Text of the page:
A 14-year-old teen was paid $200 by her father to quit Facebook for the next five months. The father then posted the signed "Facebook Deactivation Agreement" to his own blog for all to see.
"I, Rachel Baier, agree to deactivate my Facebook account from 2/4/13 to 6/26/13. In return, my dad, Paul Baier, agrees to pay me $50 on 4/15/13 and $150 on 6/26/13. He/she will have access to my Facebook to change the password and to deactivate the account. This will prevent me from re-activating the account in the future. I plan to use the money for the following purposes: stuff," the contract reads.
While many may think that it was Mr. Baier's idea to draw up the contract in order to allow his daughter more free time to study, or spend time with friends, it was the exactly opposite.
"It was her idea," he told the Daily Dot. "She wants to earn money and also finds Facebook a distraction and a waste of time sometimes."
It seems that Rachel may be one step ahead of her peers; there have been several studies that allegedly link excessive Facebook use to mental illness, but an equal number have disputed that same link. However, it is a general consensus that many teens spend too much time on the site and could have an addiction to it.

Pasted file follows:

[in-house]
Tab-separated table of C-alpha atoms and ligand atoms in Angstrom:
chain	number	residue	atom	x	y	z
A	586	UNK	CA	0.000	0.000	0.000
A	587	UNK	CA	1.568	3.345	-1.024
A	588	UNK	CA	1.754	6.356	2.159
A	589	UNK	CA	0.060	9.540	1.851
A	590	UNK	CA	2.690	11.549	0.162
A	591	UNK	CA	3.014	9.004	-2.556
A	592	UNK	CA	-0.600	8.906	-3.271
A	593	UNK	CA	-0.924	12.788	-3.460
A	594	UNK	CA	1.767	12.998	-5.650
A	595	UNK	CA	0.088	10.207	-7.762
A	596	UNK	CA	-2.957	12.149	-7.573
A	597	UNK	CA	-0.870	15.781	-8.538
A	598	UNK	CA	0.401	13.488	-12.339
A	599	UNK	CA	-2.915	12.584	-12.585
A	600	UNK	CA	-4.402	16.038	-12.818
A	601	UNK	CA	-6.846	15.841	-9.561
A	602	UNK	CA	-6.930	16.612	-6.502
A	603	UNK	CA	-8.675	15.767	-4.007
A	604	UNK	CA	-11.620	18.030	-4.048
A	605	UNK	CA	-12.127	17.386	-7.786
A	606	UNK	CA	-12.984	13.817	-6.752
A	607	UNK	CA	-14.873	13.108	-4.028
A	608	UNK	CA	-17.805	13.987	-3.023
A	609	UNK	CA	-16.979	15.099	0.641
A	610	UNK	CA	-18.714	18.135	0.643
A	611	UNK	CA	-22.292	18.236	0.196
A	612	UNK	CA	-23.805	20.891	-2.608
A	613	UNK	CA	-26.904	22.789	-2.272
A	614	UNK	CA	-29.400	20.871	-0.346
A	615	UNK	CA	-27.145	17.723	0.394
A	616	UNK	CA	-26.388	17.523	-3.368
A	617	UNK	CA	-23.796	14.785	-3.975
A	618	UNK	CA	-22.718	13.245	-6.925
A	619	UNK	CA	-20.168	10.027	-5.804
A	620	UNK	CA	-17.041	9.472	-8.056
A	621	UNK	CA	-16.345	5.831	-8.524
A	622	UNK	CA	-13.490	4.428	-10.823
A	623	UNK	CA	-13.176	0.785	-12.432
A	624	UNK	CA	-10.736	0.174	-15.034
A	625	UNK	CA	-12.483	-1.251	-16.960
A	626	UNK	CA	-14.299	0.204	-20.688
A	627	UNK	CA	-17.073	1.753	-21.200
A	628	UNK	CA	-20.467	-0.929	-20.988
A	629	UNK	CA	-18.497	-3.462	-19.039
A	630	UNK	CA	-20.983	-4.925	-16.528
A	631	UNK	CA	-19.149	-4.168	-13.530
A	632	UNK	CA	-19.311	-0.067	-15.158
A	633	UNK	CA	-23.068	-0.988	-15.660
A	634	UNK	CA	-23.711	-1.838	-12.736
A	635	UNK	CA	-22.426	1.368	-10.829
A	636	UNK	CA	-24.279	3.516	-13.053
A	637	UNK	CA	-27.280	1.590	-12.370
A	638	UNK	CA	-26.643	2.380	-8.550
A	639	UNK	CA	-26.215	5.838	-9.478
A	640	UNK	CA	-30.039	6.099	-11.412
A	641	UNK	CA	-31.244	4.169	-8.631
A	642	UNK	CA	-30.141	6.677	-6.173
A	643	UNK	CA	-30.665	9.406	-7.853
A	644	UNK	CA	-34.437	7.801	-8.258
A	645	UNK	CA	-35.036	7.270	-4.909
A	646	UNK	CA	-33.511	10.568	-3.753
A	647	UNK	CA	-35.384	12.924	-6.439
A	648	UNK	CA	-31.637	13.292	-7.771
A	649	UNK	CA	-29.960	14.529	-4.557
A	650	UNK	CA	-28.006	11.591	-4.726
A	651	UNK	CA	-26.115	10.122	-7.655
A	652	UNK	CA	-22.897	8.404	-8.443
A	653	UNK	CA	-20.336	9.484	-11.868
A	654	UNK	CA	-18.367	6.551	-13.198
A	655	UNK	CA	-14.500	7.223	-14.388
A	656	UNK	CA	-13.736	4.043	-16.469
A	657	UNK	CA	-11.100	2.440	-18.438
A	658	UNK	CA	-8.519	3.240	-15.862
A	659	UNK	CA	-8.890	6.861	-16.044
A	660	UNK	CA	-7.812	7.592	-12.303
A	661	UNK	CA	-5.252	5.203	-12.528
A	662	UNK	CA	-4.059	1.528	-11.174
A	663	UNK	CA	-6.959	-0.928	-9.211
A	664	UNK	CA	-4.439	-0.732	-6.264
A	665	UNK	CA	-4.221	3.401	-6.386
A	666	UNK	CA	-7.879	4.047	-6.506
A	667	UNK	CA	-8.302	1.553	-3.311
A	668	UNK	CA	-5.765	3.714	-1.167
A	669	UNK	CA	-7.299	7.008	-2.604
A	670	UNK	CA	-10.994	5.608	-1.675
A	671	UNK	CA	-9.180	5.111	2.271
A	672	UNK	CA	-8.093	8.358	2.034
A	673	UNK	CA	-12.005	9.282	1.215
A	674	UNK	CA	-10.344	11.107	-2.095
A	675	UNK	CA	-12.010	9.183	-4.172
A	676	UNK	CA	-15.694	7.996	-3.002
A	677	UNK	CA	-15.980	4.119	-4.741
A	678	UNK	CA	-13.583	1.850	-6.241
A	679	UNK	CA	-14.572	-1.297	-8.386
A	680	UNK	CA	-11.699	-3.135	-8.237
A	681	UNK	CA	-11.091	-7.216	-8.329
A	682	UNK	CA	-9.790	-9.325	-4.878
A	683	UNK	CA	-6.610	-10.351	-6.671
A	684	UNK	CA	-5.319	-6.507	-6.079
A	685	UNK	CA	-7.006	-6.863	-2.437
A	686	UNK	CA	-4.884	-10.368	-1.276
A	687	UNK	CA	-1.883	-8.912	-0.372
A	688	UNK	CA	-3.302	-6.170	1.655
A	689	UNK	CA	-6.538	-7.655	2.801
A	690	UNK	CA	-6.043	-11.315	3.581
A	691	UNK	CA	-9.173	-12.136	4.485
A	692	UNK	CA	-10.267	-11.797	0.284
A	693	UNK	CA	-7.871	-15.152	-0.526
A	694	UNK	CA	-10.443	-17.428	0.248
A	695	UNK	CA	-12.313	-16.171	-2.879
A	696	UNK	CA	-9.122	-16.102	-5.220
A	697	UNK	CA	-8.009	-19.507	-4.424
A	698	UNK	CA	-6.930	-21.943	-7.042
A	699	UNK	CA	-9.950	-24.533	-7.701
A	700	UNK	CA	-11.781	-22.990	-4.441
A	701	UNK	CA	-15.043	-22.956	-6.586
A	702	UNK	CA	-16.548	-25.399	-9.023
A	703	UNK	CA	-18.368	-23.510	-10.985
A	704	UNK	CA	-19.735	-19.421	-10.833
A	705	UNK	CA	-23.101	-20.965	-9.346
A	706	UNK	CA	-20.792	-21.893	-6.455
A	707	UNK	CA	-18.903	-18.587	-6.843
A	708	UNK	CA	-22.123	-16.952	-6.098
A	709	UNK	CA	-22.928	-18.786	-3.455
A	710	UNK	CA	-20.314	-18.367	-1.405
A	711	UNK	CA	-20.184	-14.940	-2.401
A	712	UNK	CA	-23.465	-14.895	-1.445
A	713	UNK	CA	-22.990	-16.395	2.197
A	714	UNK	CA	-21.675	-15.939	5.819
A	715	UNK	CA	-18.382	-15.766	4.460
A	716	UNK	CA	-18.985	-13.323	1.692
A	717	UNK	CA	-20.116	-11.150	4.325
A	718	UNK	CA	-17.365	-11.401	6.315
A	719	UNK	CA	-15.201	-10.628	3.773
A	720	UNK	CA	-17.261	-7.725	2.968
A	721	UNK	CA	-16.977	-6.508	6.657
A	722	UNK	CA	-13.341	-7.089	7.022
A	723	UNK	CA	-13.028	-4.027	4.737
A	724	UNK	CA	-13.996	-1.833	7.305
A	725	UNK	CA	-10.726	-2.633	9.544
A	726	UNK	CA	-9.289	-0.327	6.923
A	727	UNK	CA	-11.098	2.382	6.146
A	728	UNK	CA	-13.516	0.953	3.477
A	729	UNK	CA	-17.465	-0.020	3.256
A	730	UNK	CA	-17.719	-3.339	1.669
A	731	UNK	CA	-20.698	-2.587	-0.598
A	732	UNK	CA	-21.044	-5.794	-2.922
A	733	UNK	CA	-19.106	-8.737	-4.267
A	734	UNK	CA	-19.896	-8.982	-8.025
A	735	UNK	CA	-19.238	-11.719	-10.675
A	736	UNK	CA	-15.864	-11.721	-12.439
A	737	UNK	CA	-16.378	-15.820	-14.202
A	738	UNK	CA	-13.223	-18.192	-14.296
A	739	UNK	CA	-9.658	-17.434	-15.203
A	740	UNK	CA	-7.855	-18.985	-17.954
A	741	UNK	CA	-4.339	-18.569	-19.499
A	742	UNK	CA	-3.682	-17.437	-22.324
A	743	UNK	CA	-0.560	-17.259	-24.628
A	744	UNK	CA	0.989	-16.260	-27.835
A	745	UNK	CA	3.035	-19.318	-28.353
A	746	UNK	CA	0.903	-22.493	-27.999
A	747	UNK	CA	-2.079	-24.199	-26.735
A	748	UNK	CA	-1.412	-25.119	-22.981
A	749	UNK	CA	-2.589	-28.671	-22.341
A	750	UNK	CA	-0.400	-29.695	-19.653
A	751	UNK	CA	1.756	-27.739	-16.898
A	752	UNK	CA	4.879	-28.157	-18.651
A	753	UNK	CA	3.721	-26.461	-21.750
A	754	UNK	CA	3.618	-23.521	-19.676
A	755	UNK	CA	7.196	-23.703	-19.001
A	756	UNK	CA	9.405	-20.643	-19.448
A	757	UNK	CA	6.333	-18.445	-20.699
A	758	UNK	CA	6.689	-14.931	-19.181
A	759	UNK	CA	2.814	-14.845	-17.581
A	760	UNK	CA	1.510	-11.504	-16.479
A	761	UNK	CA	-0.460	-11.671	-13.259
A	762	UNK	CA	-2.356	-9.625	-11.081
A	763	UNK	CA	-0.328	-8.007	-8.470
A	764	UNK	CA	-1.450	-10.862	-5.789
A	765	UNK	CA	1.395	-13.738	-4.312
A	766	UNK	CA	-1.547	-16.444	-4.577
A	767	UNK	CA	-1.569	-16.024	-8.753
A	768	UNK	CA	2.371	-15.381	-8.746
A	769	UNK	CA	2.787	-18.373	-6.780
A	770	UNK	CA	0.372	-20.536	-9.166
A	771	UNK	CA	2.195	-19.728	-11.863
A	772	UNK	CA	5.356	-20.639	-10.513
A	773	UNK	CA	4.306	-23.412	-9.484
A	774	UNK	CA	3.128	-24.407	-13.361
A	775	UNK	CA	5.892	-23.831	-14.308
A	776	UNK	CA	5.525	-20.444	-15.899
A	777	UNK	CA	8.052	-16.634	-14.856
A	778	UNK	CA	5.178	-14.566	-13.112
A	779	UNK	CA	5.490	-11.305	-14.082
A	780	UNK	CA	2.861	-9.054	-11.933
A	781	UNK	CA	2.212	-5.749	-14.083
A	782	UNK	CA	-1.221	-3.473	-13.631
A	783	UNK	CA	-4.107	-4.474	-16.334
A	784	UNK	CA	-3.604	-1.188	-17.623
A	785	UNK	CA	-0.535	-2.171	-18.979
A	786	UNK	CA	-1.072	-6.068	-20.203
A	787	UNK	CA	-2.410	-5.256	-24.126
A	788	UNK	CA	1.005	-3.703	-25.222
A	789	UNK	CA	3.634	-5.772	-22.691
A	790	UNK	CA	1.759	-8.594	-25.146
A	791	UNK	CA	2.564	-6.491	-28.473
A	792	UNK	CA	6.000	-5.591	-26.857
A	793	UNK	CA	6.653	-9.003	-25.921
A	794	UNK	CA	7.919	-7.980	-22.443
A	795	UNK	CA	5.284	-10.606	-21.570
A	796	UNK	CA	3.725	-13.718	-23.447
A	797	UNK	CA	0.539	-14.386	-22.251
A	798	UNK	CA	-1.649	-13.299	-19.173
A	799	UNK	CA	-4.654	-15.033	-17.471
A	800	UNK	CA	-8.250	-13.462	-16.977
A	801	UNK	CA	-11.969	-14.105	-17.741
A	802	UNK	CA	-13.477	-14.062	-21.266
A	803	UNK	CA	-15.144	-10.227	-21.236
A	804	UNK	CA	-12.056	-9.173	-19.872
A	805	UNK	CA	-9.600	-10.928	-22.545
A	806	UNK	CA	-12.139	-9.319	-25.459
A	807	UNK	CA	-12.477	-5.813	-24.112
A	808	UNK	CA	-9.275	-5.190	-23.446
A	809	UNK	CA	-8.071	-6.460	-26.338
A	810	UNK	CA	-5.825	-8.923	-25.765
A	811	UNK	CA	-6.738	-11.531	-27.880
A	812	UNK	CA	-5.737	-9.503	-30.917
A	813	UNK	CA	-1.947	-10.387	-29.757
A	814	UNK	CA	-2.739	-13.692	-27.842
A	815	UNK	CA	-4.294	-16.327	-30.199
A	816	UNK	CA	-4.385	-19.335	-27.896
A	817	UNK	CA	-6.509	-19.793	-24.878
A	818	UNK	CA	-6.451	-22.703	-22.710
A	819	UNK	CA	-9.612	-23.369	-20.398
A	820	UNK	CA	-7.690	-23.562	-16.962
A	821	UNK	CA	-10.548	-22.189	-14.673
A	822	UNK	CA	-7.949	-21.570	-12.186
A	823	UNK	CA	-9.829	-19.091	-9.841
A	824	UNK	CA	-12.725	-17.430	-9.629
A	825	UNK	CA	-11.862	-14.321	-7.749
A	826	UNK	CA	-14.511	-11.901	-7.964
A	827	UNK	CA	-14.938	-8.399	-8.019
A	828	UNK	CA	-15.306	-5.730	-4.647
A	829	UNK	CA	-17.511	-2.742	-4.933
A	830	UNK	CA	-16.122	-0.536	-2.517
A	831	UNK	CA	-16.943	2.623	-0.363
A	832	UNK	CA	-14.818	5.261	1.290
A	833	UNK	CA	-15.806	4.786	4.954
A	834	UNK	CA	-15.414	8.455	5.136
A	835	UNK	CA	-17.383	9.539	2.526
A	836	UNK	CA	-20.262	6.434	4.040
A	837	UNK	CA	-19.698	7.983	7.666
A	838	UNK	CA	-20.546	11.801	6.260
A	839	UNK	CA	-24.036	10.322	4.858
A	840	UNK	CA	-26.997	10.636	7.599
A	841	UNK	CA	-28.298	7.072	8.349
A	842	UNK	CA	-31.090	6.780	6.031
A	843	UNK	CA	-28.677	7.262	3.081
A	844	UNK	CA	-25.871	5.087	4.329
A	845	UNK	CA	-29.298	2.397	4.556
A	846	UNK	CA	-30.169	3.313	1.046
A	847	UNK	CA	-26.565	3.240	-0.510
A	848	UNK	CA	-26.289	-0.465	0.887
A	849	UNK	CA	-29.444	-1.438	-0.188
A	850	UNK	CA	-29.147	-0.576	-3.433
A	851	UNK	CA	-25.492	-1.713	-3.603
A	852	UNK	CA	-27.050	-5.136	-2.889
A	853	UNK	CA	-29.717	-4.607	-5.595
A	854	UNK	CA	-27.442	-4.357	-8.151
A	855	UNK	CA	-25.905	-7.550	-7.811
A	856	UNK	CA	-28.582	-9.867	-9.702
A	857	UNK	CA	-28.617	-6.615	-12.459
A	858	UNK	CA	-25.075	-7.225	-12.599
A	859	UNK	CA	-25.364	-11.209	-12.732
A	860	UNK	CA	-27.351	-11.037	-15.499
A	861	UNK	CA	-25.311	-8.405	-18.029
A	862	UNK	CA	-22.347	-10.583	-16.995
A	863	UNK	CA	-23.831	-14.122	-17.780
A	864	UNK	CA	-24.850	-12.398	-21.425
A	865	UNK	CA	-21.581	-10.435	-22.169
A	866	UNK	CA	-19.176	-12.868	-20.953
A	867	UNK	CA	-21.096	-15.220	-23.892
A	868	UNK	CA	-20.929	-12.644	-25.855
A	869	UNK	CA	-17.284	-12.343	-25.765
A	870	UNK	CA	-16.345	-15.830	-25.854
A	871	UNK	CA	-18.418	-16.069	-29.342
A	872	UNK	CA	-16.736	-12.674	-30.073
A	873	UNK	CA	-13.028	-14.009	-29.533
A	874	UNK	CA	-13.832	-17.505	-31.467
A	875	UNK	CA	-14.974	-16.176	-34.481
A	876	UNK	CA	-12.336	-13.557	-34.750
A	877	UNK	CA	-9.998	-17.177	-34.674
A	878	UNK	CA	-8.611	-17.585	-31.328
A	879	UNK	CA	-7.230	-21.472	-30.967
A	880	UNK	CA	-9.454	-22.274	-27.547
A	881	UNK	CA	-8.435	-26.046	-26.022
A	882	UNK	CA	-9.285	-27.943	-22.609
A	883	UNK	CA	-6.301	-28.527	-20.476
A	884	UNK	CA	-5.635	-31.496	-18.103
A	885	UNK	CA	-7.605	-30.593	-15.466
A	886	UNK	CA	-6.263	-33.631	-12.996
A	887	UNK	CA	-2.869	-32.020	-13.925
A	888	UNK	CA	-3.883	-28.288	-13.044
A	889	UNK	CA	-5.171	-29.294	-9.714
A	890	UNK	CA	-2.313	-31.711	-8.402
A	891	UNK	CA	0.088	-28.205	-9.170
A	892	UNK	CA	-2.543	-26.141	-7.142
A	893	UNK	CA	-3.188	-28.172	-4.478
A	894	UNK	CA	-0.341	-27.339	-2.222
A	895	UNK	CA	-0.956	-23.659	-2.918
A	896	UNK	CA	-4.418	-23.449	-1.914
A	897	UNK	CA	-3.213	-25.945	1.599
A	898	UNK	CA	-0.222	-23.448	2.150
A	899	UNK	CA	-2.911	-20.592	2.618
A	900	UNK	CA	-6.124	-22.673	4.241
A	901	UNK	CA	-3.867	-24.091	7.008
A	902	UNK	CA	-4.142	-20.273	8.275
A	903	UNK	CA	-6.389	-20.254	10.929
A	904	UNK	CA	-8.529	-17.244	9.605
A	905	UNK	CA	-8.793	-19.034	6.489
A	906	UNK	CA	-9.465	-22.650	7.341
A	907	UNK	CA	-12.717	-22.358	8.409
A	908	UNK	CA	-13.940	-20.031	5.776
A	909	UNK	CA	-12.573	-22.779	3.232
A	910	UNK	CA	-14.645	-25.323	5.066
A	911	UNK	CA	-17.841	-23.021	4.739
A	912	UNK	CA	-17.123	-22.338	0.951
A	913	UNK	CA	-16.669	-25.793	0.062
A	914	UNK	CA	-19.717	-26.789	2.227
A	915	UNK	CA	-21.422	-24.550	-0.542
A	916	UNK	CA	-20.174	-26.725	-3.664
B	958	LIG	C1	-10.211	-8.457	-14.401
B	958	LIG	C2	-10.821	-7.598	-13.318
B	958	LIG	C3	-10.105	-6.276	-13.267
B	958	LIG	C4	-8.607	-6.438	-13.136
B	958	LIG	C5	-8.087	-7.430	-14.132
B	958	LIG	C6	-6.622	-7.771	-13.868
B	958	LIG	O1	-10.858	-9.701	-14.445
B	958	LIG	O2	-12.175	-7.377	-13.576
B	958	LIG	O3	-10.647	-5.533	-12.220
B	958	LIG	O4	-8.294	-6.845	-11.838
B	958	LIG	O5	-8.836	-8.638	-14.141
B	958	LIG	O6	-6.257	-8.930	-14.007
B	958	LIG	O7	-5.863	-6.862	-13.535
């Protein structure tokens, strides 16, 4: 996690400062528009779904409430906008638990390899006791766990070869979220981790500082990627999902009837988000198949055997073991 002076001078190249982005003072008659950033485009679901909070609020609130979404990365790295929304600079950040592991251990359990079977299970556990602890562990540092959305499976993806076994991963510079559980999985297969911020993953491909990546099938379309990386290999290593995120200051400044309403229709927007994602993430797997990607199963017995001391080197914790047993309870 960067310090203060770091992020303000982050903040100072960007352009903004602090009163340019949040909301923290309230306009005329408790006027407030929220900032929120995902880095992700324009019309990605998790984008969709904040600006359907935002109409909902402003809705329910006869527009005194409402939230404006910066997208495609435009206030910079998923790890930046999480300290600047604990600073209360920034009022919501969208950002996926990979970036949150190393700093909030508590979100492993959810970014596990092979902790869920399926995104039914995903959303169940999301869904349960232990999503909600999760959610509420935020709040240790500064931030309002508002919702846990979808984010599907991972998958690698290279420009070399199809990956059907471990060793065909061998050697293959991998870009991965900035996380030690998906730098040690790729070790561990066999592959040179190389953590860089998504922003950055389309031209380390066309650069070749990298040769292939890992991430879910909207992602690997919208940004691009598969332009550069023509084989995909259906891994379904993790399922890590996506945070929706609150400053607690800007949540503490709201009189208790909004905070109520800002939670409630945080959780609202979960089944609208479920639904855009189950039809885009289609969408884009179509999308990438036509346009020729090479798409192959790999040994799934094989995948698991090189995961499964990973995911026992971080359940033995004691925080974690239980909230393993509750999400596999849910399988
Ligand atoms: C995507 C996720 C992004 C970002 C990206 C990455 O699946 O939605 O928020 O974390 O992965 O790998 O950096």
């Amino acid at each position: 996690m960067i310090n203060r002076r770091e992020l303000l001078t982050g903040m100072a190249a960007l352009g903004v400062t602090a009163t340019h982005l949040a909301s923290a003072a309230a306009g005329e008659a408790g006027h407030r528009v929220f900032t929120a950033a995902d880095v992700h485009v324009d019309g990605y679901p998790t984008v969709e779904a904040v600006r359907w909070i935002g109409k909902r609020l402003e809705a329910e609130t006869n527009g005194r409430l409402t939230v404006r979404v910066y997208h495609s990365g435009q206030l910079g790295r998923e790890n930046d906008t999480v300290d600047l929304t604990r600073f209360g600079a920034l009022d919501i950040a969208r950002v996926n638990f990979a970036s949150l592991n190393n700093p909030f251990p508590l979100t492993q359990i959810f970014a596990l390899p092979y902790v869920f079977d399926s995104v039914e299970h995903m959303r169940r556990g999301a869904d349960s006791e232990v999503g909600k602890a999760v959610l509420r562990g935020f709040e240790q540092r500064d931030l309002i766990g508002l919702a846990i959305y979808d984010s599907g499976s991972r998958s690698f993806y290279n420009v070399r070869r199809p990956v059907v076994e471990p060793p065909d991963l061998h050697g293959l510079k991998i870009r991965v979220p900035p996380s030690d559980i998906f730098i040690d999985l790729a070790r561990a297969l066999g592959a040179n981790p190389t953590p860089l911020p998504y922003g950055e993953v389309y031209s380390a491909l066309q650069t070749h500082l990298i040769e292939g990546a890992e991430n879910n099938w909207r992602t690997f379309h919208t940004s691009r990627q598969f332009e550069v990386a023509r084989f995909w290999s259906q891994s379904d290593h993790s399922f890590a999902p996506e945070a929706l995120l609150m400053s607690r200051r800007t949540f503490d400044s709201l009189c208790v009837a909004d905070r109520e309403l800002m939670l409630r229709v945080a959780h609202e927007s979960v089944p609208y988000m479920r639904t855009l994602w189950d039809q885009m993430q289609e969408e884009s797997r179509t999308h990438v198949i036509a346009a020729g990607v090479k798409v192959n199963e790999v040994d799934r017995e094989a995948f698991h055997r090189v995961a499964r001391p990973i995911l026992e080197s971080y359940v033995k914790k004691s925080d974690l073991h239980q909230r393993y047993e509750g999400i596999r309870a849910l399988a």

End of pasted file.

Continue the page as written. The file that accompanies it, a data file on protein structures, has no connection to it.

"If you really didn't have that many friends and weren't really doing that much with your life and saw other peoples' status updates and pictures, and what they were doing with friends, I could see how that would make them upset," Chicago sophomore Abby Abolt told the Associated Press when asked about the claims linking Facebook to teenage depression.
"A lot of what's happening is actually very healthy, but it can go too far," Dr. Gwenn O'Keeffee, a pediatrician and lead author of the new American Academy of Pediatrics social media guidelines, added. "Facebook is where all the teens are hanging out now. It's their corner store."
Rachel Baier is taking a break from the online "corner store" to hang out in the real world, and collecting a cool $200 for doing so. It's an arrangement that has garnered both support and criticism on Mr. Baier's blog, where the agreement has been posted.